Web Scraping in Ruby using Nokogiri

Web scraping is an incredibly powerful tool software developers have that allows them to extract certain data from websites. While web scraping is possible with many different programming languages, in this blog, I will show you how to web scrape in Ruby using the Nokogiri gem.

A nokogiri, a Japanese saw
A nokogiri

What is Web Scraping

Nokogiri

Using Nokogiri

We’re going to need to require Nokogiri and Open-URI so that our program has access to these web scraping tools:

require "nokogiri"require "open-uri"

Next, we’re going to use Open-URI to grab the HTML from the URL, then use the Nokogiri::HTML method to convert the HTML into data we can use. We’ll save that data into a variable doc, and see what it looks like:

doc = Nokogiri::HTML(URI.open("https://anilist.co/search/anime/popular/"))puts doc

Wow, that’s a lot of stuff, and it’s quite messy (and even messier if you viewed this in IRB). While the above looks like plain HTML, it is actually a massive set of nested nodes called a node set, which were made when using Nokogiri. Node sets act as a collection, which allows us to iterate over elements, and use brackets or dot notation to access different parts of the collection. This is where the real magic happens.

*An Important Note*

The best way to get exactly what we want is to inspect the actual webpage in your browser. Since we want anime titles, let’s find the HTML elements that contain these titles:

Doing some digging, we can see that all the anime titles are stored in an <a> tag with a convenient class name of title. Luckily, Nokogiri has an easy way for us to get this specific data: the .css method. The .css method is used to retrieve specific pieces of data using CSS selectors. It can be called on our doc variable we set earlier, and it takes an argument of the CSS selector we want. In our case, we want the .title selector. Let’s save the result of this into a variable title, and see what it returns:

titles = doc.css(".title")puts titles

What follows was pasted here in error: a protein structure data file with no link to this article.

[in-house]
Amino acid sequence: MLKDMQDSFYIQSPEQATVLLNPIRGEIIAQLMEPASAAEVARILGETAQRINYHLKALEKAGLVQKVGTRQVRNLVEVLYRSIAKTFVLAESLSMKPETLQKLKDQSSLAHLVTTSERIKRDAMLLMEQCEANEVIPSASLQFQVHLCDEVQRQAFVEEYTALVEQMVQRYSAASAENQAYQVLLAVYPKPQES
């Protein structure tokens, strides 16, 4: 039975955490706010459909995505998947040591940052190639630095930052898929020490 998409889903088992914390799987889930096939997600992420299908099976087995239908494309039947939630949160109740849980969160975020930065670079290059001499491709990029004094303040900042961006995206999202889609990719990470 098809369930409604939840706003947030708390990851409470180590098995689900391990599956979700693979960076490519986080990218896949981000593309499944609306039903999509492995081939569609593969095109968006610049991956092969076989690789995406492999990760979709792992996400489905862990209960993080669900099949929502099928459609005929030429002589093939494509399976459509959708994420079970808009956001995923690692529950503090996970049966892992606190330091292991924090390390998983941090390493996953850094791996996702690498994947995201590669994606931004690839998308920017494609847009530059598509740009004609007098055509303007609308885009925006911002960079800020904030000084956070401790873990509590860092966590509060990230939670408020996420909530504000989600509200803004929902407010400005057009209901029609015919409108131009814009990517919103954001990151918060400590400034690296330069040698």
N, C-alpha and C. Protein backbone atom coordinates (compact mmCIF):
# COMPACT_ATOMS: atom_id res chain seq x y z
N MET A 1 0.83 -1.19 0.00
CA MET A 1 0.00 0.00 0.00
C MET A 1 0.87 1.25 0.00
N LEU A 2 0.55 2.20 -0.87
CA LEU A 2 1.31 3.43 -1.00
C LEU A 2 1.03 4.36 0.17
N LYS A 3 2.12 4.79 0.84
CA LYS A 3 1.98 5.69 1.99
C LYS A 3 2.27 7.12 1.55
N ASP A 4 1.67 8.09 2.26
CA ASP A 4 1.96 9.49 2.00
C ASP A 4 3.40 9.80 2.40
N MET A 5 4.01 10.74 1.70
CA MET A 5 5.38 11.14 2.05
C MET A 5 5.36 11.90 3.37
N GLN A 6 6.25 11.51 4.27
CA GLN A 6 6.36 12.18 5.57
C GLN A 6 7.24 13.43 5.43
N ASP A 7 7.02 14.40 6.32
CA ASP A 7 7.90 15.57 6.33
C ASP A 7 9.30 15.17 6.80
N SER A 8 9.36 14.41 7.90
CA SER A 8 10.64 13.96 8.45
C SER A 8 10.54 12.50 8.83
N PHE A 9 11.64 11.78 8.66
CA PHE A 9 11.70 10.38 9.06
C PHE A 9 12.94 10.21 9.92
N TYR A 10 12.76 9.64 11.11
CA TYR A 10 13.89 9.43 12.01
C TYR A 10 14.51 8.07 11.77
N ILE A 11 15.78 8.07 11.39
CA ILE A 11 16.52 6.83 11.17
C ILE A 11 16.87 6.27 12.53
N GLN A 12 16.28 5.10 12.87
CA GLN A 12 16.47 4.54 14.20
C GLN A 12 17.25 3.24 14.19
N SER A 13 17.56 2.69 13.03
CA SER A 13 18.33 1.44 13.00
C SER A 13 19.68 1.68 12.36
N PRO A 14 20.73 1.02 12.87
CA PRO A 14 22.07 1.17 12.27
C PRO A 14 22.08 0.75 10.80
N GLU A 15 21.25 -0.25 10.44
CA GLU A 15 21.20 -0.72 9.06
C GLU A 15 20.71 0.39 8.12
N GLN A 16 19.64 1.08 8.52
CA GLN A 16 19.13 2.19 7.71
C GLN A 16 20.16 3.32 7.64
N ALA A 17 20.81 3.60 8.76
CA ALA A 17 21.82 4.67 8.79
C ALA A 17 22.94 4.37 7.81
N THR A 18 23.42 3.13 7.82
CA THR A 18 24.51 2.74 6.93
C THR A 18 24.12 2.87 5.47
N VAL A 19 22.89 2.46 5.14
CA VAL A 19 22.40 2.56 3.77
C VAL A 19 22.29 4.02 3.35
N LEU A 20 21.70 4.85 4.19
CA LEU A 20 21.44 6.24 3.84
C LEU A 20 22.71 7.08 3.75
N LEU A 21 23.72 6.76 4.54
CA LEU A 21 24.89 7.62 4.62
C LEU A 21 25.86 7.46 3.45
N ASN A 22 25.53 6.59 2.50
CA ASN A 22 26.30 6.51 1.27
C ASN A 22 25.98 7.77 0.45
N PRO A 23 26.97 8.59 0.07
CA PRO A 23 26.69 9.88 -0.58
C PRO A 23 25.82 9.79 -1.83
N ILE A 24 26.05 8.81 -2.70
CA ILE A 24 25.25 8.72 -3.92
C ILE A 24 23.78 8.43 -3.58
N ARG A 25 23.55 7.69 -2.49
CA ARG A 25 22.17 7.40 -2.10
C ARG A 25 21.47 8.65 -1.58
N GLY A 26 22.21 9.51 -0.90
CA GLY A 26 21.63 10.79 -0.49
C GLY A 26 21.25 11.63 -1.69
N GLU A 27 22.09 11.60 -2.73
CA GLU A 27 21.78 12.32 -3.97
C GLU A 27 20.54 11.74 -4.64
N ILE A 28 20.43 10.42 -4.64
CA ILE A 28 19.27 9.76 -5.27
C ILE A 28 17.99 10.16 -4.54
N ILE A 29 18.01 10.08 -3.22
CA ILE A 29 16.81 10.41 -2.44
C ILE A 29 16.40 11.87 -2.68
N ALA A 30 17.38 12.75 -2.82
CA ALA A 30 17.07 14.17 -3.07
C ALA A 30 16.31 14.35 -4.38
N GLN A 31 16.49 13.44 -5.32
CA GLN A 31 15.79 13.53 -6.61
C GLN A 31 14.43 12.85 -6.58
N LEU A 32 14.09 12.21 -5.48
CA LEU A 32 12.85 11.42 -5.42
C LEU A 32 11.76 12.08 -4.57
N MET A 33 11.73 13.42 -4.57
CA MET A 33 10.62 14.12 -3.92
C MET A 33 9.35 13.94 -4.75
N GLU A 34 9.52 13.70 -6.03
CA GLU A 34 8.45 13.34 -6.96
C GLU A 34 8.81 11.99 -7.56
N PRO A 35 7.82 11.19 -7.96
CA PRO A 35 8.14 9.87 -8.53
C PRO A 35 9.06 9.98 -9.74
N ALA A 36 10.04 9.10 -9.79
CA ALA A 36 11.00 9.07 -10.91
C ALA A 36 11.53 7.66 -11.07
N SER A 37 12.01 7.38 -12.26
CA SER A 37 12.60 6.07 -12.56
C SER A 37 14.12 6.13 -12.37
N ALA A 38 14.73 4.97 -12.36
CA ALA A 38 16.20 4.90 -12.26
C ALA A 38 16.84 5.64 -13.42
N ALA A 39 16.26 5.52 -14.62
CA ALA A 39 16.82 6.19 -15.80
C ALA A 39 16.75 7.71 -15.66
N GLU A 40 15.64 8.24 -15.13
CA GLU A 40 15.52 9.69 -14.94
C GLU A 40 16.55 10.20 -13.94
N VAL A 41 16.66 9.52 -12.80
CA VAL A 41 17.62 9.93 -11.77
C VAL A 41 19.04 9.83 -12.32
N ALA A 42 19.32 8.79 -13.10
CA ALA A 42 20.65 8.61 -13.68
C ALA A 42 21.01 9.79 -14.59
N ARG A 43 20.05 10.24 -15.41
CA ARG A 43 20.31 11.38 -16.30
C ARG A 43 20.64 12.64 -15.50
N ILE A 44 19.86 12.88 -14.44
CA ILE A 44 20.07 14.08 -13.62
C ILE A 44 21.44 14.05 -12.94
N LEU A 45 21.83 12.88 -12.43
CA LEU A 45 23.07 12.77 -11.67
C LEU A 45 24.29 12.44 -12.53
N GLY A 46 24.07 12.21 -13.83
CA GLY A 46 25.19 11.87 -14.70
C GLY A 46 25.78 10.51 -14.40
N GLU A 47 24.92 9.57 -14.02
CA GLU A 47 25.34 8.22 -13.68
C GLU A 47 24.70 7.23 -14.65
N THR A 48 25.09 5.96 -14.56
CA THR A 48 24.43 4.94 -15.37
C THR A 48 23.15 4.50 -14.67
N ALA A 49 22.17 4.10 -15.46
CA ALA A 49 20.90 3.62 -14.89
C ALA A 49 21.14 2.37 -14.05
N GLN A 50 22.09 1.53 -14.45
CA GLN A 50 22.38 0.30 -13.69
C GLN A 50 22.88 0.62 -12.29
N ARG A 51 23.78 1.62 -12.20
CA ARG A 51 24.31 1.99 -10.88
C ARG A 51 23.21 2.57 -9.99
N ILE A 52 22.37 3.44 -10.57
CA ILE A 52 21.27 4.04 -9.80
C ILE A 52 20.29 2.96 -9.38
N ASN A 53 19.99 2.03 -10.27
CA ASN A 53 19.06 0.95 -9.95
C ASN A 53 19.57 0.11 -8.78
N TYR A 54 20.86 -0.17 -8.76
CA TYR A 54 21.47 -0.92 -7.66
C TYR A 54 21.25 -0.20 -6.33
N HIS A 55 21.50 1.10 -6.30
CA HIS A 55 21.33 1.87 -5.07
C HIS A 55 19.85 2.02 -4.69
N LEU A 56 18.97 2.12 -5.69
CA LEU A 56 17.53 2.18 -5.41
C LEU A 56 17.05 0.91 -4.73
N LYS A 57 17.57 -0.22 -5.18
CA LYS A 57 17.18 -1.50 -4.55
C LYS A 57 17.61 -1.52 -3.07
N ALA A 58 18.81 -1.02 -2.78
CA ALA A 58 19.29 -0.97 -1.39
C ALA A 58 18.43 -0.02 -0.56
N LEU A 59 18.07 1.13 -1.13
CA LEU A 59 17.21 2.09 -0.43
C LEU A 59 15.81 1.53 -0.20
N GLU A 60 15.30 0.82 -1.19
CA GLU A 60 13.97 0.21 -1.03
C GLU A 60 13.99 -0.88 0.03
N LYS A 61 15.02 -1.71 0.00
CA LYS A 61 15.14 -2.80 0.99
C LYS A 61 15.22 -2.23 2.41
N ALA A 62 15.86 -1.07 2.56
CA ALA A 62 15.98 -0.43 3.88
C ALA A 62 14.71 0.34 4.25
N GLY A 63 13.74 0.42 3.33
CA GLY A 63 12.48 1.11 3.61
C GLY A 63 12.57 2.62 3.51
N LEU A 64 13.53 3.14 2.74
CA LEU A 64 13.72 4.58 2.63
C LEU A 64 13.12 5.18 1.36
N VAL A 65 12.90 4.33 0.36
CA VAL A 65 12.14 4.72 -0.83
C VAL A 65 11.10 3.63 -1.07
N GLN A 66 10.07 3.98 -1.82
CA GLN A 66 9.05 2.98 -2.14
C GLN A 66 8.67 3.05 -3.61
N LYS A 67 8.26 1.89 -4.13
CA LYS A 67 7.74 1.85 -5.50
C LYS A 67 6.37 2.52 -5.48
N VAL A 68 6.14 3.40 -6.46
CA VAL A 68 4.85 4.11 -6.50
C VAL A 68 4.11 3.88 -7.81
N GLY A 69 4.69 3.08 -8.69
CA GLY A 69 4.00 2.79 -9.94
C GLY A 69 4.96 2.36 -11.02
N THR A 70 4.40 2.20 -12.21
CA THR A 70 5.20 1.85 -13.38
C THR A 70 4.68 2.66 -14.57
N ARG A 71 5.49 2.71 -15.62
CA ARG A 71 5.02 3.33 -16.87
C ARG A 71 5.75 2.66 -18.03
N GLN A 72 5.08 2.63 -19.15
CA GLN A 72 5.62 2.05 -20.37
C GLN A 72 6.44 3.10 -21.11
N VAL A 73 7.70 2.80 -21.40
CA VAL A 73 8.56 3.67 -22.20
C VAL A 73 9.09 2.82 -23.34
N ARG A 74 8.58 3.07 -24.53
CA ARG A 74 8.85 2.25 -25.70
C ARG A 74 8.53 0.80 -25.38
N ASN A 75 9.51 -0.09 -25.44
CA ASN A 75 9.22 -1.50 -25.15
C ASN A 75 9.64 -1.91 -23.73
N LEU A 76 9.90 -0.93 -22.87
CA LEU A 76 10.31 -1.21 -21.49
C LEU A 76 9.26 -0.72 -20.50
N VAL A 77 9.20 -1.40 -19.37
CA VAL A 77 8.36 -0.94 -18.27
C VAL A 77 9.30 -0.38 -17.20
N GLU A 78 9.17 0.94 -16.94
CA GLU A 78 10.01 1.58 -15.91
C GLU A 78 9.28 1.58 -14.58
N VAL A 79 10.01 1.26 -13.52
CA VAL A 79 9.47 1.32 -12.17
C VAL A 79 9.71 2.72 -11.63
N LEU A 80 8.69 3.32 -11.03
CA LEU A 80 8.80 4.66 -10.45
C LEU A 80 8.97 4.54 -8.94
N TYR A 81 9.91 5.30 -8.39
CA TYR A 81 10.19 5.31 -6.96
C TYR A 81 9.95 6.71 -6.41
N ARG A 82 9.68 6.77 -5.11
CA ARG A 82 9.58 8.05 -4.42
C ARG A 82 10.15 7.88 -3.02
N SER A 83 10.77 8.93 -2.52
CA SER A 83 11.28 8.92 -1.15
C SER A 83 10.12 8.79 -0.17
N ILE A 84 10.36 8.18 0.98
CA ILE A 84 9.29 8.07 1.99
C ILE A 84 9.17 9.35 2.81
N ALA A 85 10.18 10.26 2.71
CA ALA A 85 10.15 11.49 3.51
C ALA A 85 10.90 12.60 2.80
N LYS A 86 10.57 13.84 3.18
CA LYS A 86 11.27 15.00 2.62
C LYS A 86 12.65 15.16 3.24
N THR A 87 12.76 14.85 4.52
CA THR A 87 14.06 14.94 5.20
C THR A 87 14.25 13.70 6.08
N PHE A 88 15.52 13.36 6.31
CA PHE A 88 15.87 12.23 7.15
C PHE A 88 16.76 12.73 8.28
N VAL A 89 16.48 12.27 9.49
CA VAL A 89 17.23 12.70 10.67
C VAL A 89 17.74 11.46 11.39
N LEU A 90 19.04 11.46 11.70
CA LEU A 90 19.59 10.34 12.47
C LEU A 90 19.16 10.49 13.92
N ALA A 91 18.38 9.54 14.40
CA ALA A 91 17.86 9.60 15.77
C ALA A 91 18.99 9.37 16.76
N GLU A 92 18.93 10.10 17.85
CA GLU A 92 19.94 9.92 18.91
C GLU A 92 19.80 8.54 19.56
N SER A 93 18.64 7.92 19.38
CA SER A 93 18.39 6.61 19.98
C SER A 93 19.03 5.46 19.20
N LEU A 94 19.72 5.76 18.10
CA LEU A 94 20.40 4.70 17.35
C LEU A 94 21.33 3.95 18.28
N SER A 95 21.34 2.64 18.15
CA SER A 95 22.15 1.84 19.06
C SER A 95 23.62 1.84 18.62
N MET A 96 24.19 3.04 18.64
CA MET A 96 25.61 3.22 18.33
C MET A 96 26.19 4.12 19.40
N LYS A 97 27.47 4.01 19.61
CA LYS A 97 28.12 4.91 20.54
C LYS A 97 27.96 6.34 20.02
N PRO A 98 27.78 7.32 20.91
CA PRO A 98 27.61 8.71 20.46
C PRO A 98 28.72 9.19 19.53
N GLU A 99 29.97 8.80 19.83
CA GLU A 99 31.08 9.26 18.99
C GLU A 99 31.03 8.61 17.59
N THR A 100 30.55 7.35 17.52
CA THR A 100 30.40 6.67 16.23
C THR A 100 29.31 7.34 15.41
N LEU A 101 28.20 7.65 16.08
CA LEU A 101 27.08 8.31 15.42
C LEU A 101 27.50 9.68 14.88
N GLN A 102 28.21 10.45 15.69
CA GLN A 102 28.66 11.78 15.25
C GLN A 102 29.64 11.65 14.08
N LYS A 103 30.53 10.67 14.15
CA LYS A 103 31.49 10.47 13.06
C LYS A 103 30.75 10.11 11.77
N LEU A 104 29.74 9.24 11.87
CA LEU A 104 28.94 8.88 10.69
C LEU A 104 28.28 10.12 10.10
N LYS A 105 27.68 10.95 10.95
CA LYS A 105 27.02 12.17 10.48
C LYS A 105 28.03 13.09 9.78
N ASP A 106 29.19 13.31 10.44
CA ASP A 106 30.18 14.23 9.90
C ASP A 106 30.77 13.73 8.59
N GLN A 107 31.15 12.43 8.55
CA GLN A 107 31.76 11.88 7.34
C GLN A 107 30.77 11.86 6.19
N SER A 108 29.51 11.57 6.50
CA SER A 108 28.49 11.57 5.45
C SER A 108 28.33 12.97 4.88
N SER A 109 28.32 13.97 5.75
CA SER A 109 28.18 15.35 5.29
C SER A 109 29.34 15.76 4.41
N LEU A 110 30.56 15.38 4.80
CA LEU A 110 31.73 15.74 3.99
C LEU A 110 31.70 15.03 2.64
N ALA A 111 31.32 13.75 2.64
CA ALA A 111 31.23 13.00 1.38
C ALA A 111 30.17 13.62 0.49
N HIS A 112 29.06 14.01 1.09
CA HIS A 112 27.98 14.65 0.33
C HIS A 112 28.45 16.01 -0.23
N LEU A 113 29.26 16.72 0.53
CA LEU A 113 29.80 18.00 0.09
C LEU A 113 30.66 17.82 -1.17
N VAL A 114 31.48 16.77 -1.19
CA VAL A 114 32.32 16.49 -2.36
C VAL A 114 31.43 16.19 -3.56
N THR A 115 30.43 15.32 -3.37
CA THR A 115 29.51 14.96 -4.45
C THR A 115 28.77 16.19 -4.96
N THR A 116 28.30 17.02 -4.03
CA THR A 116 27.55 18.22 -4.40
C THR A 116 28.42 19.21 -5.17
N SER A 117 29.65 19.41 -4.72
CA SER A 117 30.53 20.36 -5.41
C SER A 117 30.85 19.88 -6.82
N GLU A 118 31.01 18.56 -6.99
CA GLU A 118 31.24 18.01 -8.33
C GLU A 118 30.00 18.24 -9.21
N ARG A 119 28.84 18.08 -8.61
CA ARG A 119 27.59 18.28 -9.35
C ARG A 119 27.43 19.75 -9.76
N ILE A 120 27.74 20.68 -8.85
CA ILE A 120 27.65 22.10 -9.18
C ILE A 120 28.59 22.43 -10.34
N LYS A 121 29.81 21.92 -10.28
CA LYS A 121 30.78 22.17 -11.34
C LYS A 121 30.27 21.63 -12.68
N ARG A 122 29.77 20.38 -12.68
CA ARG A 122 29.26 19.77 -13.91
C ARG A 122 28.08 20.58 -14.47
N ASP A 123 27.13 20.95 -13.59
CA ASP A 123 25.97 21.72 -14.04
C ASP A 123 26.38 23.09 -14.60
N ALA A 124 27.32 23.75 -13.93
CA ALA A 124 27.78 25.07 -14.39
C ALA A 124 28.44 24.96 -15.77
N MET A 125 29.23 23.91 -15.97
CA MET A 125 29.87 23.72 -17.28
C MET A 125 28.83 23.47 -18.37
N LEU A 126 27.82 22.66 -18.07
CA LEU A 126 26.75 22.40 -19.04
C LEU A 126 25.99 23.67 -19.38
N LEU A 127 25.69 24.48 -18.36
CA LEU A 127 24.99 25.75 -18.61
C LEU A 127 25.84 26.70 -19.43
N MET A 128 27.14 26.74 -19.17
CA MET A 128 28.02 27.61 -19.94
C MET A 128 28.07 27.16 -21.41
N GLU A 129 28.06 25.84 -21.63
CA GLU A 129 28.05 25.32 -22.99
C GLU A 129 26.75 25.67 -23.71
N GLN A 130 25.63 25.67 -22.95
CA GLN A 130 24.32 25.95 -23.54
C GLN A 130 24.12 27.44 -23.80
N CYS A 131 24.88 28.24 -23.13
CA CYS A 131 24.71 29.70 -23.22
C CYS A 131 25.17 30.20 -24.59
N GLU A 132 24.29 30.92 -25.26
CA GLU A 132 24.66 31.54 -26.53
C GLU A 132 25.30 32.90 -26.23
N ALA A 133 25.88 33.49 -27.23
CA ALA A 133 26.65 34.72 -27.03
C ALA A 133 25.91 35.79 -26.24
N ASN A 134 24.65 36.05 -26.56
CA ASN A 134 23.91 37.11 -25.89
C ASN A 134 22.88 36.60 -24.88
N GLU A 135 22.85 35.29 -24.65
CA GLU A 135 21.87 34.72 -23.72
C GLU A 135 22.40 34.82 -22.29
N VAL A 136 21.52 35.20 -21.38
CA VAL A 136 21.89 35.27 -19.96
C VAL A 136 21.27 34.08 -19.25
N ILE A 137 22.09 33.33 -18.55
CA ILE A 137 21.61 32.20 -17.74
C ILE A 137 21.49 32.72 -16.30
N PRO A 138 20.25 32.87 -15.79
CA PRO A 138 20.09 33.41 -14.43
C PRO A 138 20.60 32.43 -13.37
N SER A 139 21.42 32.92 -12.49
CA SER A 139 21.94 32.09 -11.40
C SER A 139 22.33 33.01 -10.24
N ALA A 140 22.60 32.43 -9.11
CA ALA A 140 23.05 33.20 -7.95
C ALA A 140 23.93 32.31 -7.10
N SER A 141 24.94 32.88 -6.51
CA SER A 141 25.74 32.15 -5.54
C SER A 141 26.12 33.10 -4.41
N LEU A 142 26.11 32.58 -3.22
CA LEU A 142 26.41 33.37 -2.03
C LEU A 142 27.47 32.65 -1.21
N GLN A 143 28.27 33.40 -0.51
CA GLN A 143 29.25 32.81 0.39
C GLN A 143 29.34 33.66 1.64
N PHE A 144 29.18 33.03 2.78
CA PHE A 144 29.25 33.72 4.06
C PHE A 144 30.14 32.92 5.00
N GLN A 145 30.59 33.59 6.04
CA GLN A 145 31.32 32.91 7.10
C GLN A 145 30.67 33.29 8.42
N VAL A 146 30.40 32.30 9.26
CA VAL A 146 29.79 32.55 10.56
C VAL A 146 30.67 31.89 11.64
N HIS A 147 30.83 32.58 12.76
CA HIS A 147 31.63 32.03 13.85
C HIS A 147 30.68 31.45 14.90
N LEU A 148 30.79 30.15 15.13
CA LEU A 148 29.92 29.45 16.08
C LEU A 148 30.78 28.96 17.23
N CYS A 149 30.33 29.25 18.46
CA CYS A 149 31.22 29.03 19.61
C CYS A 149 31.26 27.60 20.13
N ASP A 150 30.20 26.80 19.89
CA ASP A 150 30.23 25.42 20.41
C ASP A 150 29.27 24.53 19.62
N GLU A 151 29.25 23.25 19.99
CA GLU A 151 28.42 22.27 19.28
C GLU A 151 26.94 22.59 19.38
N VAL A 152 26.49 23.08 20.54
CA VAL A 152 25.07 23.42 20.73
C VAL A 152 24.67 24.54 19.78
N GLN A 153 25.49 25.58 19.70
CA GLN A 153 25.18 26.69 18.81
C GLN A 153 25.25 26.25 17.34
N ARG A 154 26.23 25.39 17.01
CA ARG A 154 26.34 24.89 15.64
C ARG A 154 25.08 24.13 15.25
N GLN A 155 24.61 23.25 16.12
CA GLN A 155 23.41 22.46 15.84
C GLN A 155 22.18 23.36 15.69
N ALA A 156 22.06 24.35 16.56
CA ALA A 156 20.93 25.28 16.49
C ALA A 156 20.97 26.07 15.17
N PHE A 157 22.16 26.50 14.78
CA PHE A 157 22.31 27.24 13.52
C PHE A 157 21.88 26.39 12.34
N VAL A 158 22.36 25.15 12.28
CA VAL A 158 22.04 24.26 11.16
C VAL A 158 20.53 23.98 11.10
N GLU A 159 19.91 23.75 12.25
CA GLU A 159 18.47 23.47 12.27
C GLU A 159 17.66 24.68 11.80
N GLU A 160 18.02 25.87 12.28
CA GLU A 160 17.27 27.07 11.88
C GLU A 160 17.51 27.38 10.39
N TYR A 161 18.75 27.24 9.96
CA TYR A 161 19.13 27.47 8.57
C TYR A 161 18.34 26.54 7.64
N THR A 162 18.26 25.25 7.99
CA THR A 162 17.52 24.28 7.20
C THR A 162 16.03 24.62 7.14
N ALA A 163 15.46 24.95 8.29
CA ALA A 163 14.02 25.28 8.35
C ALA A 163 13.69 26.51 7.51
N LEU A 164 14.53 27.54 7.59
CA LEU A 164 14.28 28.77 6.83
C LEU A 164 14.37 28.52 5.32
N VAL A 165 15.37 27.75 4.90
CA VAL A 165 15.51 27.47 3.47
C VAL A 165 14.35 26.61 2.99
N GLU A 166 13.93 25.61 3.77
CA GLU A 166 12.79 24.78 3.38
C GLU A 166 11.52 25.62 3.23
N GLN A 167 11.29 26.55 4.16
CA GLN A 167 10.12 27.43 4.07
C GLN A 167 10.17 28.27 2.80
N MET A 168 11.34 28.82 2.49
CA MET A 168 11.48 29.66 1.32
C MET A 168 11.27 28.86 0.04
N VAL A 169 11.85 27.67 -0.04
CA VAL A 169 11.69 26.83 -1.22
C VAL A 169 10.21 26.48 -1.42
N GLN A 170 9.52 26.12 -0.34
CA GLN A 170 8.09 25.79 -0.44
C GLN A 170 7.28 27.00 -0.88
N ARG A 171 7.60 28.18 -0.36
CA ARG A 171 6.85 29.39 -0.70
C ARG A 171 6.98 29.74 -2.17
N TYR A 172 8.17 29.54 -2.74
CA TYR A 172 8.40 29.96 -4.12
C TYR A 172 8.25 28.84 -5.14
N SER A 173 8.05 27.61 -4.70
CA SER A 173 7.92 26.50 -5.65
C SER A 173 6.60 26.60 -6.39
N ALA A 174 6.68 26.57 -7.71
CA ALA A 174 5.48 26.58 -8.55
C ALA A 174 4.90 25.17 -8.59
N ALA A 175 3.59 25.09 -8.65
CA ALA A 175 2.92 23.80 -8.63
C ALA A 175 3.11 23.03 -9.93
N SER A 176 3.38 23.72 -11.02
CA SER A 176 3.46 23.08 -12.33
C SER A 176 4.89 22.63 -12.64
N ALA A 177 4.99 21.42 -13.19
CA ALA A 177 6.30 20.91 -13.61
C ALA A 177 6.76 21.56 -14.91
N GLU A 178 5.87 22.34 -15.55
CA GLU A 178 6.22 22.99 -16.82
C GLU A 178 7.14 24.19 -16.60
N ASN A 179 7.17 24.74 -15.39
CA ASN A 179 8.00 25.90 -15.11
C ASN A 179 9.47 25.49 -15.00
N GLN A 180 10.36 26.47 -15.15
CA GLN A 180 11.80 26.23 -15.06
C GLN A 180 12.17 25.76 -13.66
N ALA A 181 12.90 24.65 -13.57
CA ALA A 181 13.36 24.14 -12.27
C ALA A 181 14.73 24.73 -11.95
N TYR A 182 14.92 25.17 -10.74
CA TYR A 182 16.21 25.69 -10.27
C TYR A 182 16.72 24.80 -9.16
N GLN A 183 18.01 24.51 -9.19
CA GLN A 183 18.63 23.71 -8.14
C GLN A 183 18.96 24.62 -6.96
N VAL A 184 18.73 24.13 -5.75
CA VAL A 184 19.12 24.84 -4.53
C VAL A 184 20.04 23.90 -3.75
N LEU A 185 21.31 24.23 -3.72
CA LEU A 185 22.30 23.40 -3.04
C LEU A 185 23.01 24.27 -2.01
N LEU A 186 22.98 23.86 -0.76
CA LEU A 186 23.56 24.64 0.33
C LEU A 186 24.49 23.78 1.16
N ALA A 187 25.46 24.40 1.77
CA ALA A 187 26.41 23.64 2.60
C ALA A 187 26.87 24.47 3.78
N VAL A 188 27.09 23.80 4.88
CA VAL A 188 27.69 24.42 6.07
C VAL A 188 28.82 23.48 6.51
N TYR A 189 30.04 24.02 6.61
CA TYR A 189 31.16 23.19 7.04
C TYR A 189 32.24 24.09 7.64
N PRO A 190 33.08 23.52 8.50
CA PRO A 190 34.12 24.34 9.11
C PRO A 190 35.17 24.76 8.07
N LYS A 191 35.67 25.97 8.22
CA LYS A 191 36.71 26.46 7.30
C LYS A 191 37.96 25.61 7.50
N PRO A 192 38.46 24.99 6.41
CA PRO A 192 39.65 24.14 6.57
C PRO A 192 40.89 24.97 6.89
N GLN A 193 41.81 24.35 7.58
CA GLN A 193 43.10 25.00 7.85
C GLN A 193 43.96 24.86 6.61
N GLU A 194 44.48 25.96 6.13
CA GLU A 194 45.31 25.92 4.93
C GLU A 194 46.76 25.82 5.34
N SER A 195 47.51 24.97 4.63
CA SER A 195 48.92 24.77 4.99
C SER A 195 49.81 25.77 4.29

Nice! We have isolated all the HTML elements that contain the anime titles. Now we need to extract the text from these elements. Remember how I said that if we viewed this IRB, it would be extremely messy? Although that remains true, viewing this output in IRB would give us some insight into how to extract the text:

Here, we can actually see the node set structure that was mentioned earlier, and that it acts like an array. Each element is called an XML Element, and each XML Element has a lot of information attached to it. Since it acts like an array, we can use bracket notation the grab the first element of the array:

At the very end of this, we can see something that looks like Nokogiri::XML::Text. As you guessed, this node contains the text of the element! To extract this, all we need to do is use the .text method on the first element:

To get rid of the \n or any extra whitespace surrounding the text, we can use .strip:

We have successfully extracted a single anime title! If we want all the anime titles, we just need to do this for all the titles. Remember that node sets act like arrays, so we can call methods such as .each, .filter, and .map. Let’s use .map to select all the anime titles and put them in an array:

result = titles.map {|t| t.text.strip}p result

Let’s see the result!

And there we go, we have an array of all the most popular anime titles, web scraped from a webpage!

Here is the full code:

Other Nokogiri Methods of Note

.name

.attributes

.children

Conclusion

Hope this helps!

Thanks for reading!
Source: K-On!

Software engineering student at Flatiron School. Loves all things gaming, photography, and anime.